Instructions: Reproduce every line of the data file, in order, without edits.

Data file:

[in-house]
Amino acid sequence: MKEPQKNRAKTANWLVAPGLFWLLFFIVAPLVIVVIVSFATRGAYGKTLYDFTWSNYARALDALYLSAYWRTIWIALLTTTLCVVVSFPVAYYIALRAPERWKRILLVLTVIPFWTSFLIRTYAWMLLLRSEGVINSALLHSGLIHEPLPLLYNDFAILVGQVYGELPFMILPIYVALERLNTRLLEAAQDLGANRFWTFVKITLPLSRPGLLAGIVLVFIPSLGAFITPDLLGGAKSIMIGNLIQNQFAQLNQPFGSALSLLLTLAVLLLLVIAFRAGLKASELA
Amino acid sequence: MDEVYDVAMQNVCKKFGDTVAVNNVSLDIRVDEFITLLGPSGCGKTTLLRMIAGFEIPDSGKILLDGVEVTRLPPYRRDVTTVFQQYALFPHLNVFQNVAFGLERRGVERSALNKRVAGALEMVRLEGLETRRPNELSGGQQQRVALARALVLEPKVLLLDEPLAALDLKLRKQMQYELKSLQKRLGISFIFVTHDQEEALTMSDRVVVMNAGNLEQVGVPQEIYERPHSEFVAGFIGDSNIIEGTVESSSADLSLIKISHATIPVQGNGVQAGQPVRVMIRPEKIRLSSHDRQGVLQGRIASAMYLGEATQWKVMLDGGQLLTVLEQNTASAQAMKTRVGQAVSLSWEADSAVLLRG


[in-house]
Amino acid sequence: MKEPQKNRAKTANWLVAPGLFWLLFFIVAPLVIVVIVSFATRGAYGKTLYDFTWSNYARALDALYLSAYWRTIWIALLTTTLCVVVSFPVAYYIALRAPERWKRILLVLTVIPFWTSFLIRTYAWMLLLRSEGVINSALLHSGLIHEPLPLLYNDFAILVGQVYGELPFMILPIYVALERLNTRLLEAAQDLGANRFWTFVKITLPLSRPGLLAGIVLVFIPSLGAFITPDLLGGAKSIMIGNLIQNQFAQLNQPFGSALSLLLTLAVLLLLVIAFRAGLKASELA
Amino acid sequence: MDEVYDVAMQNVCKKFGDTVAVNNVSLDIRVDEFITLLGPSGCGKTTLLRMIAGFEIPDSGKILLDGVEVTRLPPYRRDVTTVFQQYALFPHLNVFQNVAFGLERRGVERSALNKRVAGALEMVRLEGLETRRPNELSGGQQQRVALARALVLEPKVLLLDEPLAALDLKLRKQMQYELKSLQKRLGISFIFVTHDQEEALTMSDRVVVMNAGNLEQVGVPQEIYERPHSEFVAGFIGDSNIIEGTVESSSADLSLIKISHATIPVQGNGVQAGQPVRVMIRPEKIRLSSHDRQGVLQGRIASAMYLGEATQWKVMLDGGQLLTVLEQNTASAQAMKTRVGQAVSLSWEADSAVLLRG